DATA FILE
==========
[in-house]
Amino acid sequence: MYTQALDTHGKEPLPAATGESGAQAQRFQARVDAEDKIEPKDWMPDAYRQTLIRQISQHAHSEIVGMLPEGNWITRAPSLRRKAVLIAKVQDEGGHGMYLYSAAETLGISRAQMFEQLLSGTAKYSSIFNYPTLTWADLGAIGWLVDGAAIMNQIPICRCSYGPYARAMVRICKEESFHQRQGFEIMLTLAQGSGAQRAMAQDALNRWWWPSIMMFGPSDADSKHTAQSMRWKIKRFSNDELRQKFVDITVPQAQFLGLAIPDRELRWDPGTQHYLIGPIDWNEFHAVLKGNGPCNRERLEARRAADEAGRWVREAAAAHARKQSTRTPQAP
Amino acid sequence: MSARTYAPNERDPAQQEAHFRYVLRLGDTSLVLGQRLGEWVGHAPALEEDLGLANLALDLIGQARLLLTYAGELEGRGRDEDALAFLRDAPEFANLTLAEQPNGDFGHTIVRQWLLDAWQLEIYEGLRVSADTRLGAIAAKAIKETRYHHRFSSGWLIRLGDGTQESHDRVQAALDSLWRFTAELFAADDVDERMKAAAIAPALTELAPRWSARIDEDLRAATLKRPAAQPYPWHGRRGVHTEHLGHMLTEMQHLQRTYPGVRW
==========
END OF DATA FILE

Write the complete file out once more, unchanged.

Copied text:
[in-house]
Amino acid sequence: MYTQALDTHGKEPLPAATGESGAQAQRFQARVDAEDKIEPKDWMPDAYRQTLIRQISQHAHSEIVGMLPEGNWITRAPSLRRKAVLIAKVQDEGGHGMYLYSAAETLGISRAQMFEQLLSGTAKYSSIFNYPTLTWADLGAIGWLVDGAAIMNQIPICRCSYGPYARAMVRICKEESFHQRQGFEIMLTLAQGSGAQRAMAQDALNRWWWPSIMMFGPSDADSKHTAQSMRWKIKRFSNDELRQKFVDITVPQAQFLGLAIPDRELRWDPGTQHYLIGPIDWNEFHAVLKGNGPCNRERLEARRAADEAGRWVREAAAAHARKQSTRTPQAP
Amino acid sequence: MSARTYAPNERDPAQQEAHFRYVLRLGDTSLVLGQRLGEWVGHAPALEEDLGLANLALDLIGQARLLLTYAGELEGRGRDEDALAFLRDAPEFANLTLAEQPNGDFGHTIVRQWLLDAWQLEIYEGLRVSADTRLGAIAAKAIKETRYHHRFSSGWLIRLGDGTQESHDRVQAALDSLWRFTAELFAADDVDERMKAAAIAPALTELAPRWSARIDEDLRAATLKRPAAQPYPWHGRRGVHTEHLGHMLTEMQHLQRTYPGVRW